Atmosphere And Weather

How Clouds Form

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"How Clouds Form"
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Put very simply: Clouds are formed from condensed water or ice. This occurs when the rising and expanding air cools enough to allow a proportion of the water vapour molecules to "stick" together, which then condense to form visible cloud droplets or ice crystals.

The result is one of the most beautiful and awe inspiring creations of nature, which come in a variety of shapes and sizes, and help us to gain a good idea of prevailing weather conditions.

After the ice or water droplets have condensed, they smash into each other until the cloud is so large that it becomes too heavy and drops half of its moisture as snow or rain, whilst the other half reverts back into water vapour.

They hang up in the sky like huge puffs of cotton wool, but in fact the reason why they float is because when the air is heated by the sun, it always rises, and as it does, it then cools, reaching saturation point and thus condensing which forms the cloud. The cloud will float in the air just as long as its outside temperature is cooler around it.

Clouds are white because they directly reflect back the light from the sun...If they go a gray color, that is because the light cannot penetrate the whole cloud, especially if there is more cloud in proximity, or it has climbed higher.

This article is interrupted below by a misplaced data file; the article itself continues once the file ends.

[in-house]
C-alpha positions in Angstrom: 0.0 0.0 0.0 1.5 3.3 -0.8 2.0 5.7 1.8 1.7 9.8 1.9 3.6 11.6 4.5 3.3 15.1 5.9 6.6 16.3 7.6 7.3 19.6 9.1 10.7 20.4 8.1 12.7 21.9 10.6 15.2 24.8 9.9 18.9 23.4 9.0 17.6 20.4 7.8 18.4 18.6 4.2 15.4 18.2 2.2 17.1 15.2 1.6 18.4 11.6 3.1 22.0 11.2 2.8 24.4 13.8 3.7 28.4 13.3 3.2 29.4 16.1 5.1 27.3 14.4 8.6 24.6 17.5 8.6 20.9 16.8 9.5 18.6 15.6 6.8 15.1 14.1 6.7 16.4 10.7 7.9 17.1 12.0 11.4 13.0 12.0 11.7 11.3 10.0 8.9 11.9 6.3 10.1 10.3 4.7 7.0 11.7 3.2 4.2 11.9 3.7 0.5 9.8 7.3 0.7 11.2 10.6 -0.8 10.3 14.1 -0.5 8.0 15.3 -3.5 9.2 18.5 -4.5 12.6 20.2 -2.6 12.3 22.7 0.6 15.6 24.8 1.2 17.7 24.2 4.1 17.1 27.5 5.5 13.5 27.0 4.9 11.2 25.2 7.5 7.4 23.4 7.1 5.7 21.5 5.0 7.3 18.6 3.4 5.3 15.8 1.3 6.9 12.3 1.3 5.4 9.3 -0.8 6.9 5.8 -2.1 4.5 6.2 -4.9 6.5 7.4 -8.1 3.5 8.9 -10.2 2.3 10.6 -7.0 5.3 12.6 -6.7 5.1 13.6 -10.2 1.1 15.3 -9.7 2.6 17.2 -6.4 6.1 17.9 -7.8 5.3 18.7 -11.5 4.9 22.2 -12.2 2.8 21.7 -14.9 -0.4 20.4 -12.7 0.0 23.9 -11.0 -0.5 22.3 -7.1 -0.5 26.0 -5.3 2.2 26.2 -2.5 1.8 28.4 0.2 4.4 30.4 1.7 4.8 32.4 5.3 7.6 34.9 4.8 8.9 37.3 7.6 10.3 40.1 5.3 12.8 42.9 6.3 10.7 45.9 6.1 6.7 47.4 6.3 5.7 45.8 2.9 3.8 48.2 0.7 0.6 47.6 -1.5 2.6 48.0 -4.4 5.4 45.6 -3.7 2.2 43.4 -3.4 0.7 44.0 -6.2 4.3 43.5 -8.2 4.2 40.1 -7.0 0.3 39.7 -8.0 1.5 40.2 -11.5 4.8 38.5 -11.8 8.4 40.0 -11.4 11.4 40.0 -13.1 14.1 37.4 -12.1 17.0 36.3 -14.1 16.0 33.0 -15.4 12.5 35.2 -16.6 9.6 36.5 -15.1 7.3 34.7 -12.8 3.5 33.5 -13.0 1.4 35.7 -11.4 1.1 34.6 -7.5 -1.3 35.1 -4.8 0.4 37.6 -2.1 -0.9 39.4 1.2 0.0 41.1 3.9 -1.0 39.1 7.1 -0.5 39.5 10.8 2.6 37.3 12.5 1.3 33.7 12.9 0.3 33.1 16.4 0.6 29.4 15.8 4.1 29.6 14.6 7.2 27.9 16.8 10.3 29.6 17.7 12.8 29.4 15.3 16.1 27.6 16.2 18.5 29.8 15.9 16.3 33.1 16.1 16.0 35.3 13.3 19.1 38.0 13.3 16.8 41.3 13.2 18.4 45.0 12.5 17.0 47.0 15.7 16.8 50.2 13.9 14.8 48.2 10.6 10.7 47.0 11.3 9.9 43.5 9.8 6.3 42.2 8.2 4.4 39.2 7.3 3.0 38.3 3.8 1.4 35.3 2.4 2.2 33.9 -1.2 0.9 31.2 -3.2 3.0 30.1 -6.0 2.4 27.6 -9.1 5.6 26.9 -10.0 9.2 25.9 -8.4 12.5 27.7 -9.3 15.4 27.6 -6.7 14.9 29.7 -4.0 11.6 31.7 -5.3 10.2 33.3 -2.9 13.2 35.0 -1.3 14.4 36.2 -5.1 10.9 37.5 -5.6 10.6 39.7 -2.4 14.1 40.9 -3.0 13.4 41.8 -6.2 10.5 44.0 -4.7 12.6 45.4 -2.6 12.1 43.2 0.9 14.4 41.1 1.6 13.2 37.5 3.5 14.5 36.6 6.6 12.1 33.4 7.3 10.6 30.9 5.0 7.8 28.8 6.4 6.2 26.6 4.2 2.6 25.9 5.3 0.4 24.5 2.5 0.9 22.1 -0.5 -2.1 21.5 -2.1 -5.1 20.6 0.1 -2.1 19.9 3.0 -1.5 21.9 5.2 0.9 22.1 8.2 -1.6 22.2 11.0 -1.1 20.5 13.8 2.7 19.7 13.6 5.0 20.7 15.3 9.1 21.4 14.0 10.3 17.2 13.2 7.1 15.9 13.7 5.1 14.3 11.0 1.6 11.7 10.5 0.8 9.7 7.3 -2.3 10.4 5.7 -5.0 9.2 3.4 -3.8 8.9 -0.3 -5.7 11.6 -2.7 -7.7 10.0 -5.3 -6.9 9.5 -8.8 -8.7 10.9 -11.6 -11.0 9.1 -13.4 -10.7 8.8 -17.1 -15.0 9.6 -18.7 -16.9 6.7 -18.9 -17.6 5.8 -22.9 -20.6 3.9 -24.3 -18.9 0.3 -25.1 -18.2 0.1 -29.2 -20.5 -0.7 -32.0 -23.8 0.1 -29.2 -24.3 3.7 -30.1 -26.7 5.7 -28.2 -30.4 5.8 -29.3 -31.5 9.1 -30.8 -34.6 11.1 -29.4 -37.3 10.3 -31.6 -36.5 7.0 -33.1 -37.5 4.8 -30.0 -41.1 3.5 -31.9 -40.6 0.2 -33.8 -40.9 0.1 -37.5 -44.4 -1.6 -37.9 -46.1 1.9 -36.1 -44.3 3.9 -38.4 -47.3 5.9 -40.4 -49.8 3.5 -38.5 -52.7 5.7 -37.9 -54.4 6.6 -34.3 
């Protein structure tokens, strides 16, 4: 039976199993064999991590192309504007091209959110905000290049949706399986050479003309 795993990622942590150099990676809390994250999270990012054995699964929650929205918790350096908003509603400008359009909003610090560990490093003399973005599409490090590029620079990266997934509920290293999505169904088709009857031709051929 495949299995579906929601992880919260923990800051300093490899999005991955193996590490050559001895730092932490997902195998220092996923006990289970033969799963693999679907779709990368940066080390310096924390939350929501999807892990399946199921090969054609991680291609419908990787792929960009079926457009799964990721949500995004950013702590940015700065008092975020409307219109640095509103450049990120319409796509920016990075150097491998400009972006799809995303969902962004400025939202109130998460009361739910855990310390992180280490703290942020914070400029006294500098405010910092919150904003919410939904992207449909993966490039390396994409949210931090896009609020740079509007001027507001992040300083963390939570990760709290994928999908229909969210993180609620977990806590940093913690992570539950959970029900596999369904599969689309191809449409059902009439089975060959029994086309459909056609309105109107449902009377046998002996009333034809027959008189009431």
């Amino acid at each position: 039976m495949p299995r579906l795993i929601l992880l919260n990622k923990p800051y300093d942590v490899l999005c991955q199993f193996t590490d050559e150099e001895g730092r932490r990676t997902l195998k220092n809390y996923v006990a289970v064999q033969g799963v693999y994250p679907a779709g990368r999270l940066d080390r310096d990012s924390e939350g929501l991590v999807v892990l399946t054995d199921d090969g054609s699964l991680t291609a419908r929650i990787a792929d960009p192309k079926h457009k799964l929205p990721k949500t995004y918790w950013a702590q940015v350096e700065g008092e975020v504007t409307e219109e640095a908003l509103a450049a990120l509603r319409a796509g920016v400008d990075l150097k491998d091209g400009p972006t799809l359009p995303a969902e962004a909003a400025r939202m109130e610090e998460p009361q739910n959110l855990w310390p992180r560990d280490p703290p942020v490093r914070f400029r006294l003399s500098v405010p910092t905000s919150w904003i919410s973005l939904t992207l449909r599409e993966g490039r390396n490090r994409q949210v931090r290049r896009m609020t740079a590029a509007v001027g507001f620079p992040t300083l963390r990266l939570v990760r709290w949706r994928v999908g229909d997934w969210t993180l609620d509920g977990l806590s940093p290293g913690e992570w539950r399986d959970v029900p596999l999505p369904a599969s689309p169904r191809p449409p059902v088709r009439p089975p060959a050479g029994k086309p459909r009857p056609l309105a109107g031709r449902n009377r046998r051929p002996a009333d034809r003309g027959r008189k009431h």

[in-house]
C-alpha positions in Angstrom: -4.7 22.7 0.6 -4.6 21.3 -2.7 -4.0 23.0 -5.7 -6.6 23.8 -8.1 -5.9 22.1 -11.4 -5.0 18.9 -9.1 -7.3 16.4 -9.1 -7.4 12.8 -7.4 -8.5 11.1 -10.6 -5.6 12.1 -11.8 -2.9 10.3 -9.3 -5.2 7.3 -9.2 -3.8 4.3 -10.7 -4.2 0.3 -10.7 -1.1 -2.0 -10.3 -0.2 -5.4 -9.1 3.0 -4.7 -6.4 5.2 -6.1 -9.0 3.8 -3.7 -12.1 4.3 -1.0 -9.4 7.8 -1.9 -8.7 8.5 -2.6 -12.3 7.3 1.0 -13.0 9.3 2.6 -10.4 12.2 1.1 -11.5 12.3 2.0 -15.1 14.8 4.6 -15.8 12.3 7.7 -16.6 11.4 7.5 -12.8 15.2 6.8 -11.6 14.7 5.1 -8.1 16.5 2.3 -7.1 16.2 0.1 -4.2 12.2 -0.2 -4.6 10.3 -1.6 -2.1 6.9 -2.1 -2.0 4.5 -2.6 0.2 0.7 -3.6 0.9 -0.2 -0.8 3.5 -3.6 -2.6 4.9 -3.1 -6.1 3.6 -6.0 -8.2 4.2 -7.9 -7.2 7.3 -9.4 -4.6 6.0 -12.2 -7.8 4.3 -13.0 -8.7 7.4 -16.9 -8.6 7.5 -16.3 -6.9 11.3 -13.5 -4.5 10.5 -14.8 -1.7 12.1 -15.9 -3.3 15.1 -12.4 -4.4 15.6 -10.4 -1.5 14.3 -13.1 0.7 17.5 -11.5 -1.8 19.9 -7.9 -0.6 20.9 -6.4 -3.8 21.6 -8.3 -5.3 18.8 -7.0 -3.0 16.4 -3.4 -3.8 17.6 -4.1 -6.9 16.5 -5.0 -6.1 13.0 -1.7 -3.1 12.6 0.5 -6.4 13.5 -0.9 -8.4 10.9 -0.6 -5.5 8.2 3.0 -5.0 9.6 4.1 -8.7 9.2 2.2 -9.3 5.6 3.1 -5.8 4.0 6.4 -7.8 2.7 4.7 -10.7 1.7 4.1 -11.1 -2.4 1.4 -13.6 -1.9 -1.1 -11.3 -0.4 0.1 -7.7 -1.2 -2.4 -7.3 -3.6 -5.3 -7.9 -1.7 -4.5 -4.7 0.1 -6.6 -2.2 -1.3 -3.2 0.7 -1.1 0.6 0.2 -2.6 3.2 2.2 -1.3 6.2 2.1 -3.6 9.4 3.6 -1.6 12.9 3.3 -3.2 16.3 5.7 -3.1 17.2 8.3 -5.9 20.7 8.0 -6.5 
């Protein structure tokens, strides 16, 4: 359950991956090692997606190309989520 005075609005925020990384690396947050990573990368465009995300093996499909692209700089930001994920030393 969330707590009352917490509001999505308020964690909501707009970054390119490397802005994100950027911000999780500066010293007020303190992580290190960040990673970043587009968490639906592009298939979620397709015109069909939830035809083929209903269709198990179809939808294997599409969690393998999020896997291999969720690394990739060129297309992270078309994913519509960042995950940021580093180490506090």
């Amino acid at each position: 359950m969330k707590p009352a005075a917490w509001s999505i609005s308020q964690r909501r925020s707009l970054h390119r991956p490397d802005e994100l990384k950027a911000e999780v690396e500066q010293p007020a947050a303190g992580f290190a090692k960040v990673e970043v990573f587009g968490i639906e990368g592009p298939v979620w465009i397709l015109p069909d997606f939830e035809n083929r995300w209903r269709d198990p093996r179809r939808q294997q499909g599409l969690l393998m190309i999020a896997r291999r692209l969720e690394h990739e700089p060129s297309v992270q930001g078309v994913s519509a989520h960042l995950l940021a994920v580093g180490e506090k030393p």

Clouds are moved by the wind and can sometimes reach speeds of up to 100 miles an hour!

Cloud Types

Cirrus clouds, often called mare's tails, appear as wispy white clouds blown into long streamers by the wind. They predict fair weather.

Cirrostratus clouds are very fine, sheer clouds that can cover the whole sky. They indicate a change in the weather within 12 to 24 hours which will bring rain or snow.

Cirrocumulus clouds are small, rounded white puffs that appear in long row and can be likened to fish scales. Usually seen in the winter, they indicate fair, but cold weather. In tropical regions, they could signal an approaching hurricane.

Altostratus clouds are gray or blue-gray in color and are often formed before a storm occurs and bring continuous snow or rain. They usually cover the whole sky with a thin mantle, with the sun showing dimly behind it.

Altocumulus clouds are recognizable by their puffy gray masses and often form in clumps. They foretell late afternoon thunderstorms after a warm morning.

Stratus clouds are garish clouds that cover the entire sky. Light mist or drizzle results from this type of cloud.

Stratocumulus clouds will form in low, puffy rows with patches of blue sky between them. They rarely give out rain but can transform into nimbostratus clouds.

Nimbostratus clouds look like dark gray, cloudy layers that produce light to moderate precipitation.

Cumulus clouds are the ones that look like cotton wool floating in the air. Associated with fair weather, these flat based clouded with their amazing rounded towers can often give a "cauliflower" type shape. If they rise too far they can then develop into huge cumulonimbus clouds, which are known as thunderstorm clouds.

Cumulonimbus clouds are shaped by high winds and will often have an anvil shape. These clouds are linked to heavy rain, snow, hail, lightening and tornadoes.

The next time that you look up into the air and idly pick out imaginary figures and fairy castles in the air, it is a sobering thought that all that those beautiful shapes are simply composed of water vapour and warm air. References:


Clouds. Accessed 11/11/2008

Clouds. Accesses 11/11/2008

More about this author: Jane Allyson

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